The third section consists of theological reflections on Christian missions, primarily centered on the historical dimension of Protestant missions in Asia. The ninth chapter looks at Protestant missionary efforts in Korea. Sunquist describes how the conservative theology of the missionaries and Korean Christians led to a surprising level of social and political engagement, which had a major impact on the development of Korea. Chapter ten constructs a “theology of place” focused on Shandong Province. The chapter demonstrates the centrality of Shandong to the development of Christianity in China. Chapter eleven further examines Christian missions in Korea and Shandong by contrasting how “three-self” ideas about missionary work were applied in Korea as compared to China. This is probably the most substantive chapter of the book. The twelfth chapter constructs a theology connecting migration and missions. Unfortunately, the subject is defined so broadly that it becomes mostly just descriptive in nature, lacking significant explanatory power.
The book’s final section of the book considers the theme of education. Chapter thirteen highlights three missionaries–– Julia Mateer in China, Samuel Moffett in Korea, and Don McClure in Africa, who were involved either full-time or part-time in education. Though the individuals chosen were interesting and inspiring people, the chapter overall lacks focus.
The fourteenth chapter is particularly useful. It explores how Christian higher education in China changed from a more religious focus in the nineteenth century to a more secular focus in the twentieth century. Sunquist argues that this secularization was a result of Christian missionary educators in China both developing close links with American big business and embracing the secular ideology of social progress. The concluding chapter explores theological education in ancient Asia in order to gain insight for theological education in Asia today. Unfortunately, the subject is too broad to provide highly useful insights.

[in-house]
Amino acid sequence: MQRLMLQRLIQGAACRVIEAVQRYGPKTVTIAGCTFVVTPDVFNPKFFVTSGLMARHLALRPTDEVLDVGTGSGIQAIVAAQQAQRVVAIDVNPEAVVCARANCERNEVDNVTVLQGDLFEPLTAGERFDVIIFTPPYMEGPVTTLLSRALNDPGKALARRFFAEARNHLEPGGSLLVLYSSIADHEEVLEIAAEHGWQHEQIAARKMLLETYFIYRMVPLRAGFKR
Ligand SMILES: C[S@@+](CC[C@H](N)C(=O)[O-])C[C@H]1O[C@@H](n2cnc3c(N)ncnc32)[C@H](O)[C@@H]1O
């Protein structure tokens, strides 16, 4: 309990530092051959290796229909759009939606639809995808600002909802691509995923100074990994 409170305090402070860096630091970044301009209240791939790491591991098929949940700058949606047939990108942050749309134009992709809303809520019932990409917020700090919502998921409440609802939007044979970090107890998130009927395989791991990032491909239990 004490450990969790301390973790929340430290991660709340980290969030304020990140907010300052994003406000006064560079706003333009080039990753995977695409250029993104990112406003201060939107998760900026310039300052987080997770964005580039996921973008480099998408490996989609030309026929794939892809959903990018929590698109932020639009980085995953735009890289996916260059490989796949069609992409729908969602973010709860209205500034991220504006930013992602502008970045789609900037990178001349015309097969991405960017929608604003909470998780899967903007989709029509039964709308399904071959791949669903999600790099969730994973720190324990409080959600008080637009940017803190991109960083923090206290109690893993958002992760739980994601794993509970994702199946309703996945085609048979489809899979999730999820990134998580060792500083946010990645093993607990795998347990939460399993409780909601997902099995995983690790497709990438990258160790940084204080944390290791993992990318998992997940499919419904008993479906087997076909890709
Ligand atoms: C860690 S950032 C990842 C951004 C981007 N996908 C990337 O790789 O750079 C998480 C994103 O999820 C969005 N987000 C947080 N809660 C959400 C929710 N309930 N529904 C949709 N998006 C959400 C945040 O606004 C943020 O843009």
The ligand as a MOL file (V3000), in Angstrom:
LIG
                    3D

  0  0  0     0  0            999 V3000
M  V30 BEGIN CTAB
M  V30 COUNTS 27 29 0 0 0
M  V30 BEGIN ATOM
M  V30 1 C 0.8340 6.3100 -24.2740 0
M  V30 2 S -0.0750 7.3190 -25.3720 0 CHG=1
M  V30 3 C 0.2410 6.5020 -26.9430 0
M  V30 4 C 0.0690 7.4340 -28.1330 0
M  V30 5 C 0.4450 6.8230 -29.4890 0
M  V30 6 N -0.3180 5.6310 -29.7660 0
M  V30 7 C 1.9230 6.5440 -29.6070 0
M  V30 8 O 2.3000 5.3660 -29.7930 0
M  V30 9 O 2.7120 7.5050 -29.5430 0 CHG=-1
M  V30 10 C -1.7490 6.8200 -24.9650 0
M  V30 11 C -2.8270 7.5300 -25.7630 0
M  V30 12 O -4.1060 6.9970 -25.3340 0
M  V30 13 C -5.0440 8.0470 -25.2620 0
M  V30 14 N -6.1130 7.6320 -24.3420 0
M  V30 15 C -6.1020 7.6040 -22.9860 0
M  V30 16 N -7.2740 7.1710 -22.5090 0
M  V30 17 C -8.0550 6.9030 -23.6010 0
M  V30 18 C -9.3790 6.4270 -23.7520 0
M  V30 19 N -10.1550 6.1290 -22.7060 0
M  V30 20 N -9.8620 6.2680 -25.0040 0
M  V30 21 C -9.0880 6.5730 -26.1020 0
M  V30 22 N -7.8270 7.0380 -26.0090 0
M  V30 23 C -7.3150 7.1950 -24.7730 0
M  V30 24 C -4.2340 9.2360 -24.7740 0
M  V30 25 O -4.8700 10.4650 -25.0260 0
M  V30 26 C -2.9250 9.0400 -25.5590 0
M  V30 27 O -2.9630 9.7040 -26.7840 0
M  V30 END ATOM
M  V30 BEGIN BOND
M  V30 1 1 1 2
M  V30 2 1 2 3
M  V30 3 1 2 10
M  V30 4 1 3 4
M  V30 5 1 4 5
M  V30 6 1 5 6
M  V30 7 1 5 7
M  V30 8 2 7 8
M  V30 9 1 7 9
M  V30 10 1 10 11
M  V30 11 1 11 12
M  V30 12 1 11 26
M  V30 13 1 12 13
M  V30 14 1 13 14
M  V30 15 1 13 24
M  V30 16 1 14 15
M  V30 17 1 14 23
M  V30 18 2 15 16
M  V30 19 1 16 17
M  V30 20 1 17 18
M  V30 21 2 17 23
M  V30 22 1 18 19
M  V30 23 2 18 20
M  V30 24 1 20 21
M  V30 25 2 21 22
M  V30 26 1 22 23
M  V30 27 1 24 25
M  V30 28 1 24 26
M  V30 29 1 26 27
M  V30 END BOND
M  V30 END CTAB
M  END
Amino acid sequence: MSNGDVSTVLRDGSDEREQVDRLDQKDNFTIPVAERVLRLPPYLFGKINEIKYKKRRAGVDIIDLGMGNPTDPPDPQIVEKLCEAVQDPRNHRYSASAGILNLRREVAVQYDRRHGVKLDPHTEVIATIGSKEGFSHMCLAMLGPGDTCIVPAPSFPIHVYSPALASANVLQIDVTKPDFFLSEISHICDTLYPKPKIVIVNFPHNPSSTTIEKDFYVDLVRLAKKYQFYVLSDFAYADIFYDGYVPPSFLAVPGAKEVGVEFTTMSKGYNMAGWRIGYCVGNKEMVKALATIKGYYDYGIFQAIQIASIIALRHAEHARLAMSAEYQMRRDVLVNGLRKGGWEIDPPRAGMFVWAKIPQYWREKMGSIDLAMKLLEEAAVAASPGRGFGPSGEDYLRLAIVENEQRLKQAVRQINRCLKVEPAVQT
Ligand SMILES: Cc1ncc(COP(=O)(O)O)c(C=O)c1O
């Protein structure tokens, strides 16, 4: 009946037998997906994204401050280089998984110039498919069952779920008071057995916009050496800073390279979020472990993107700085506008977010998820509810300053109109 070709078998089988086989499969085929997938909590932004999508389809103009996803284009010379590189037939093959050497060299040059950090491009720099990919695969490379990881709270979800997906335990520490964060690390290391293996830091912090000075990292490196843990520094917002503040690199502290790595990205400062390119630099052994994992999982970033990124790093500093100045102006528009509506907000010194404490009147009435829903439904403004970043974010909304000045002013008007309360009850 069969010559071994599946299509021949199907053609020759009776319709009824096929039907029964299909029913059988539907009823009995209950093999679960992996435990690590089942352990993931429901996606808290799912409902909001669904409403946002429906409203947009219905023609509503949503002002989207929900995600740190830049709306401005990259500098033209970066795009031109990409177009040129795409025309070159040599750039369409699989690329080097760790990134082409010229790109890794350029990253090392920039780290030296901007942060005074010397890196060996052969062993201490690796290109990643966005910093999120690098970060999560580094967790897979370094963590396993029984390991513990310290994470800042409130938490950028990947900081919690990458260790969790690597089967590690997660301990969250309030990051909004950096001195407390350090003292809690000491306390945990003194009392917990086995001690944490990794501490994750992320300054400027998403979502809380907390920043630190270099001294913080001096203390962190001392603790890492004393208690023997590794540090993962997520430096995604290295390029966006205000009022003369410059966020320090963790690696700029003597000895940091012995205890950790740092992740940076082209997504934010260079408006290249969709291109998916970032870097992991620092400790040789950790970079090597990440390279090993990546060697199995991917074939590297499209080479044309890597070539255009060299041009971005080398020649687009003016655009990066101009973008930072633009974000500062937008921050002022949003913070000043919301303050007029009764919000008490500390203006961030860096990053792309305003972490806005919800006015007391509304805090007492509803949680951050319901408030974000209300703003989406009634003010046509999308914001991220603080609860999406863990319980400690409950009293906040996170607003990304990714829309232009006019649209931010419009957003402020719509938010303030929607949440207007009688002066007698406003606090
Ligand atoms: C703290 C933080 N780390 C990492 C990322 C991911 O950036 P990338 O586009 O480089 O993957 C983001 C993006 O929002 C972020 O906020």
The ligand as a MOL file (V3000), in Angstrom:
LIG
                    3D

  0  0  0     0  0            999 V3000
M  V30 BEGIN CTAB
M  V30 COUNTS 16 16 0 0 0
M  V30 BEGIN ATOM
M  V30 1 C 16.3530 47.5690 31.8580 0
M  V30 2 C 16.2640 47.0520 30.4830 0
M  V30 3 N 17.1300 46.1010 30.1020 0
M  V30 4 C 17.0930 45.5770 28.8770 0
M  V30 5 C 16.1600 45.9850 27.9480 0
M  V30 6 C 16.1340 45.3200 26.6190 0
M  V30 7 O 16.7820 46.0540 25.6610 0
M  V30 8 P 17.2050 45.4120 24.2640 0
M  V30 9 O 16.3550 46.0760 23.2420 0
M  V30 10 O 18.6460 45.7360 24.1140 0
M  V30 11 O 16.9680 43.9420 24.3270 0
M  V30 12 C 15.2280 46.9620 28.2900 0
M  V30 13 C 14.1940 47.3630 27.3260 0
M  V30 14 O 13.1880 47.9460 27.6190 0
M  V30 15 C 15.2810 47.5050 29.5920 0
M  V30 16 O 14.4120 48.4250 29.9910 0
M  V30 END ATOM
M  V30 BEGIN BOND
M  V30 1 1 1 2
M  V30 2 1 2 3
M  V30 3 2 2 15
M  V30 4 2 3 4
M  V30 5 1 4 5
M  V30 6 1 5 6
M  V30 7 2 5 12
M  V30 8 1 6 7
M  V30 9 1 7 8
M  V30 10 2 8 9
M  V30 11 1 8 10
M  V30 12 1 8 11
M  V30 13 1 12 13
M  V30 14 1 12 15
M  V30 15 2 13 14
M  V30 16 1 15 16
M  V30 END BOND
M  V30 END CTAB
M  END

Explorations in Asian Christianity is a useful addition to the growing literature on the history of Christianity in Asia. Despite its many good insights, the book has its flaws. The most serious weakness is the disjointed nature of its chapters. Originally written as stand-alone essays, they do not cohere well as a book. The lack of a coherent structure and content makes for a fairly difficult read. Related to this, certain incidents are repeated two even three times in the book. More effort editing and finding alternate stories would have improved the book.
Furthermore, the author often speaks in negative terms about Western Christianity (e.g., a Western “captivity” of Christianity, Western Christianity as the main source of theological divisions). While these observations have historical basis, they come across as overstated and one-sided. Little mention is made of the many positive aspects of Western Christianity. Sunquist’s frequent reference to the important role of Pentecostal Christianity in the growth of the global church over the past century is welcome. However, at one point (p. 157), he uses the term “spiritual Christianity” to describe such groups, which unfortunately implies that other Christian groups are not spiritual. More practically, the book’s index is not very thorough.
Nevertheless, there is still much of value in Sunquist’s book for those seeking to better understand Asian Christianity. Efforts to read the book will be rewarded.
Ithaca, New York, USA
Other Articles in this Issue
What are we to make of Cultural Marxism? This article seeks to answer that question, first, by outlining the key elements and legacy of classical Marxism; second, by exploring the neo-Marxism of Antonio Gramsci; third, by assessing the main ideas and impact of “the Frankfurt School”; and, fourth, by offering some reflections on (i) the links between these thinkers and various contemporary developments, (ii) the wisdom of employing the term Cultural Marxism, and (iii) how Christians should respond to the current “culture wars” that are polarizing the Western world.